Valeant Pharmaceuticals' drug price hikes in crosshairs of U.S. Congress
Executives of Quebec-based company to be invited to explain why they dramatically raised heart drug prices
Quebec-based Valeant Pharmaceutical's price hikes of drugs long off patent has raised the ire of U.S. legislators and frustrated Canadian physicians.
Democrats on the House of Representatives committee on oversight and government reform sent a letter Monday to the committee's Republican chairman seeking a subpoena that would force Valeant to turn over documents tied to the U.S. price hikes of two heart drugs.
In the U.S., the price of Isuprel or Isoprenaline increased 2,500 per cent and Nitropress went up 1,700 per cent in three years, as the drug changed hands. Not all of those price increases were Valeant's doing, but a significant part of them were. Valeant purchased the rights to both heart drugs from Marathon Pharmaceuticals in February, and then further boosted the price of Isuprel almost six-fold and Nitropress almost four-fold, according to the Democrats.
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As huge overnight drug price hikes becomes an election issue in the U.S., some doctors in Canada struggle to get other prices rolled back.
Dr. Eve Roberts is a former liver specialist at the University of Toronto who has written about prices of essential drugs. She's treated patients who were affected by an increase in the price of one of Valeant's medications in 2013.
"I am still feeling quite traumatized by what happened to my patients and I feel traumatized for patients in similar situations," Roberts said in an interview Tuesday from Halifax.
Tablets of Syprine or trientine are a second-line drug for Wilson's disease.
In late 2013, Valeant Canada announced that as of January 2014, the price of a one-month supply of Syprine would match the U.S. price of roughly $13,244, or about 13 times higher than the previous price.
Most patients take three or four tablets a day. The medication makes the difference between a full and productive life or a downward course of increasing liver and neurological disease, Roberts said.
Liver specialists and pharmacy groups drew attention to the price hike problem, including an editorial in the Canadian Journal of Gastroenterology and Hepatology.
"When push came to shove, the price was rolled back," Roberts recalled. "It was a bad increase for the professionals. It was a terrible experience for the patients."
Price rise 'intolerable' for patients
For physicians, the price increase put them in the position of having to tell patients their disease can be managed or cured but at an out-of-pocket price of $200,000 a year for the rest of their lives.
"To see these prices rise capriciously and suddenly is just intolerable for these patients," Roberts said.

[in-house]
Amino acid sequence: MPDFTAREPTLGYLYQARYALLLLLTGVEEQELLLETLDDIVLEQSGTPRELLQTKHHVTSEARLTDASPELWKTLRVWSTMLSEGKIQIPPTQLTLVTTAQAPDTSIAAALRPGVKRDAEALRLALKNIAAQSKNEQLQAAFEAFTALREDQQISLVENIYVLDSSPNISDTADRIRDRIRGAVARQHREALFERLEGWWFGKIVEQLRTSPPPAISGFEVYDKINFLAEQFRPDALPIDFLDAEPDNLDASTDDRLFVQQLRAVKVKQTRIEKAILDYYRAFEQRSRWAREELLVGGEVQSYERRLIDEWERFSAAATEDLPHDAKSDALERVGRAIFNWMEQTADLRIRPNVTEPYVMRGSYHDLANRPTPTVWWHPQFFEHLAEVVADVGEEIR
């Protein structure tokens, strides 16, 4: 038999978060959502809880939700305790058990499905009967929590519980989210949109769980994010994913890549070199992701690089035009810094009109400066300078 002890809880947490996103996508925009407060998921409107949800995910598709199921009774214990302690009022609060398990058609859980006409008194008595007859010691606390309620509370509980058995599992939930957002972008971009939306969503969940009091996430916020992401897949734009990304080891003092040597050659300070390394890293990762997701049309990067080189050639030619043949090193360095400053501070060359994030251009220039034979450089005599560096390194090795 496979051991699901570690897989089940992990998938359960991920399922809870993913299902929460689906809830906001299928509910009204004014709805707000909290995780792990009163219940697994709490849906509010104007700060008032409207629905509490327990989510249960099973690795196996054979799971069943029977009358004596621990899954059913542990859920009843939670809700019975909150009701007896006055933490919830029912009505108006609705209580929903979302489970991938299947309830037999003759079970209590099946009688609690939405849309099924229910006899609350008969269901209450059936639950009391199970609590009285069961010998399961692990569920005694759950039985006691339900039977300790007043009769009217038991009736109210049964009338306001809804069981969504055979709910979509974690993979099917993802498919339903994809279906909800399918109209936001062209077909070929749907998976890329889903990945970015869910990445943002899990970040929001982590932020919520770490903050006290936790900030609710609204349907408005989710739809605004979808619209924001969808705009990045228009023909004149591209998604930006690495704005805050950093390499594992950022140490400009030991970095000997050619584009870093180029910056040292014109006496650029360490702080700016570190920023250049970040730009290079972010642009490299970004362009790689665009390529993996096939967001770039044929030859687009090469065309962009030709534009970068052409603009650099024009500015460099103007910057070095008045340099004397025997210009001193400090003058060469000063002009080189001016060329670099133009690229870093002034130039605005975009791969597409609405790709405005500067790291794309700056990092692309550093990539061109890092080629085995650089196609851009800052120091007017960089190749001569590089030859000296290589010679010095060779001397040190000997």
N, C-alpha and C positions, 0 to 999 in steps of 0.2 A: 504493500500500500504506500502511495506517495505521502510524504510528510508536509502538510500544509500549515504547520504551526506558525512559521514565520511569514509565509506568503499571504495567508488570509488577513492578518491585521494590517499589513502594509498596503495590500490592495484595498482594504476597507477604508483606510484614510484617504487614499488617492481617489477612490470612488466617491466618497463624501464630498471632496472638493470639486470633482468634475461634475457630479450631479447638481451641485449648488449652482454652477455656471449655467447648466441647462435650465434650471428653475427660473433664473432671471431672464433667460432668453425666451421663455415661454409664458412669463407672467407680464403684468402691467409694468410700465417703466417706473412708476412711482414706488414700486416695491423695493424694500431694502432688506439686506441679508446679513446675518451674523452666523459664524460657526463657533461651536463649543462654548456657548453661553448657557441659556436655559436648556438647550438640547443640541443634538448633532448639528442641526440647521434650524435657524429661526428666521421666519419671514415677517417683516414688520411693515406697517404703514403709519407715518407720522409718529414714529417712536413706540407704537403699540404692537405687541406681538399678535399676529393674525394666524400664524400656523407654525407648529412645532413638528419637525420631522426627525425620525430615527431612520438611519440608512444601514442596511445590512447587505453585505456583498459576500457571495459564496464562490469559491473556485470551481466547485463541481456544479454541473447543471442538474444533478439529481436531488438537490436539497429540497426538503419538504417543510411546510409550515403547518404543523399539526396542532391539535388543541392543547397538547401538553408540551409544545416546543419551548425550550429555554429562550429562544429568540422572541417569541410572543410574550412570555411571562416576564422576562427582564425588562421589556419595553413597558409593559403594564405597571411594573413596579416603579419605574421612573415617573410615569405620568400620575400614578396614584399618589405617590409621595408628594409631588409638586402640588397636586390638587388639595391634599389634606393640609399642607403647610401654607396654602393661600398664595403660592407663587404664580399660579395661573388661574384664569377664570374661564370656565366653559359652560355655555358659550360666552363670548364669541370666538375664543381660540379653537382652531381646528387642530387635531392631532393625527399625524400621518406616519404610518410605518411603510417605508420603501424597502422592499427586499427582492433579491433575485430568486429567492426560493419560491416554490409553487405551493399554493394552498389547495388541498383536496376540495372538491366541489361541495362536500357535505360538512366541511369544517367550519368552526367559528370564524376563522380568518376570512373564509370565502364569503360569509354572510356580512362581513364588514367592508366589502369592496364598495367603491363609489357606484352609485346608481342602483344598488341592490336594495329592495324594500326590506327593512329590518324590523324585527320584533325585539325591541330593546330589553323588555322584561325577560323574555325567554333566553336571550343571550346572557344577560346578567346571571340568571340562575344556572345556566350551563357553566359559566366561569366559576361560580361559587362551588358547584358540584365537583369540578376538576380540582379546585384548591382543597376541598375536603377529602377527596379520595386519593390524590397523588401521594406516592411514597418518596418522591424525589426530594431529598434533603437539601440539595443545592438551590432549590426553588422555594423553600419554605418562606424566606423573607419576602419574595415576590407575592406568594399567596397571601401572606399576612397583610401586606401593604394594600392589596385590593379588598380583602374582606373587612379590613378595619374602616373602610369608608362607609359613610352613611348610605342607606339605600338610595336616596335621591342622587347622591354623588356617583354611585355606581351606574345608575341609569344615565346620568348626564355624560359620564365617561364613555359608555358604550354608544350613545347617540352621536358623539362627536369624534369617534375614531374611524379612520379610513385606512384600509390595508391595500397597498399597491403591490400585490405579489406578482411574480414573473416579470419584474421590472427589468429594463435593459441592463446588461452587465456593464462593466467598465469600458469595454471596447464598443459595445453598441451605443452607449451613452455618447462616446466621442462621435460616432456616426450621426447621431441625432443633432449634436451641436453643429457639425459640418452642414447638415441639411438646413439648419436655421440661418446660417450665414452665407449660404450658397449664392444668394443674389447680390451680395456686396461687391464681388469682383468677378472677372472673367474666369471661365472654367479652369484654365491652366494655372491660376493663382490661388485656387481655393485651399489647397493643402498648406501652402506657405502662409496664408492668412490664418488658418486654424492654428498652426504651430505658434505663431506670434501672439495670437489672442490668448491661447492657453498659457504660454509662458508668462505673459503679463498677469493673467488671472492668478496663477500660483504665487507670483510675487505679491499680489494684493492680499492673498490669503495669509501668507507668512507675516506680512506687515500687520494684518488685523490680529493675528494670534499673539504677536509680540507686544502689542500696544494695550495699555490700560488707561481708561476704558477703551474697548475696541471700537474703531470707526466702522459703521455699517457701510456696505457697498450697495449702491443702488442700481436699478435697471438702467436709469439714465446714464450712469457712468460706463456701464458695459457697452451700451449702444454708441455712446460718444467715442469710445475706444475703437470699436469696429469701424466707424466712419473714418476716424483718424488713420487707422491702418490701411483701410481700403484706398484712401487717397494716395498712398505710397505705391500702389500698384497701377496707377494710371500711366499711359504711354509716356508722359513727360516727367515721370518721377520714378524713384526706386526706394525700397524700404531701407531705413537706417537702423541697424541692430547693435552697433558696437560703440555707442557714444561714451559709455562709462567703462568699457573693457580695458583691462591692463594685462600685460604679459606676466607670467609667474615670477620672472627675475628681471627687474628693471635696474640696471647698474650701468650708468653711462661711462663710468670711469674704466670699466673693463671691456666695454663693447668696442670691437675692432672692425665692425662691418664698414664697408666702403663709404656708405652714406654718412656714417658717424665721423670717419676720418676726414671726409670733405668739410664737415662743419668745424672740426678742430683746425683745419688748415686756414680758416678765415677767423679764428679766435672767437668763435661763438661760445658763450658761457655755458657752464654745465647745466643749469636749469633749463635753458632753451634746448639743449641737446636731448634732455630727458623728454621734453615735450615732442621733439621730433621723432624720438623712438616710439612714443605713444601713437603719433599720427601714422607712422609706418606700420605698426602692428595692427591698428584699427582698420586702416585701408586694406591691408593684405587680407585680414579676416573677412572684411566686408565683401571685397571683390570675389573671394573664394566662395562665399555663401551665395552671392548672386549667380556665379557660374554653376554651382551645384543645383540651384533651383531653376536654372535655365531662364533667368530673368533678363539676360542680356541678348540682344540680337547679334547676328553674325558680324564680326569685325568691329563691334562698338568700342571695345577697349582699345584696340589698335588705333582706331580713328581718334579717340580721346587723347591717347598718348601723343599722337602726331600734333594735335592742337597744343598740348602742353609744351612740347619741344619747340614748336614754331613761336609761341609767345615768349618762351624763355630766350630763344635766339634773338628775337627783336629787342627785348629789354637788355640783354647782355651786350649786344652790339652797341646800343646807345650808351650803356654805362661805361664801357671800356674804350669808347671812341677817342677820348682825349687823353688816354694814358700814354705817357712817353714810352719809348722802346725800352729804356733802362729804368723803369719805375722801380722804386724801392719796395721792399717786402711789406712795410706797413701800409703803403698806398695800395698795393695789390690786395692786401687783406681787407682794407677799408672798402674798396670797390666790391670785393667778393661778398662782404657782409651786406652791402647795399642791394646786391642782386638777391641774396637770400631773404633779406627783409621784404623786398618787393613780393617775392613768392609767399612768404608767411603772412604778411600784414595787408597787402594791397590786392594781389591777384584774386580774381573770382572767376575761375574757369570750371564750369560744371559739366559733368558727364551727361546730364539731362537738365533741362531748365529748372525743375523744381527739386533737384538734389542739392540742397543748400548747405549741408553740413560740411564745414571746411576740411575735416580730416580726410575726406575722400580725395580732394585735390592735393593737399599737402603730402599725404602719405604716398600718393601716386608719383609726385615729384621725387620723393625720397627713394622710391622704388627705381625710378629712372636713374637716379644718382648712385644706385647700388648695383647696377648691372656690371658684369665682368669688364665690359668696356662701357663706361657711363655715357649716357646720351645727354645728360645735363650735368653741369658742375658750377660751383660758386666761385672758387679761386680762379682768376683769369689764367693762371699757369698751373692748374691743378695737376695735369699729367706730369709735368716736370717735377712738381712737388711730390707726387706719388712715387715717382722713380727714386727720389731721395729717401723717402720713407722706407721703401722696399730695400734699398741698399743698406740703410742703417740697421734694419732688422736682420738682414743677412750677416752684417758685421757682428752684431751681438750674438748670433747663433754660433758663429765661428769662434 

In the U.S., Democratic presidential hopefuls Bernie Sanders and Hillary Clinton have campaigned on lowering drug prices.
"It is unacceptable that while millions of Americans cannot afford the prescription drugs that they need, the top pharmaceutical companies made a combine $45 billion in profits last year and spent more on sales and marketing then they did on research and development," Sanders, a senator from Vermont, said earlier this month.
"It is time for the United States to join the rest of the industrialized world by implementing prescription drug policies that work for everybody, not just the CEOs of the pharmaceutical industry."
Democrats say Valeant is using the same business model as former hedge fund manager Martin Shkreli, whose company increased the price of a medication called Daraprim to $750 US from $13.50 US after buying the company that owned the rights.
"We believe it is critical to hold drug companies to account when they engage in a business strategy of buying old neglected drugs and turning them into high-price specialty drugs," the committee letter said.
Steve Morgan, a drug policy analyst at the University of British Columbia, is writing a commentary about Valeant.
"One of the responsibilities that comes with monopoly power, such as that which is provided by patents, is to resist abusing the power so much that government feels it must intervene," Morgan said in an email.
Policy intervention could come in the form of regulation of drug prices or compulsory licensing of drug patents.
"If such responses are provoked and effective, the sector as a whole might have preferred that conventional thresholds of value-for-money pricing had been respected all along," he added.
Valeant didn't respond to requests for comment from CBC News.
Chief executive Michael Pearson told employees in a letter Monday that Valeant's business model doesn't rely on large price increases and that political pressure won't harm the company.
"Valeant is well-positioned for strong organic growth, even assuming little to no price increases," he wrote in a letter, adding that products like these two in question have historically seen price increases.
With files from CBC's Kelly Crowe and The Canadian Press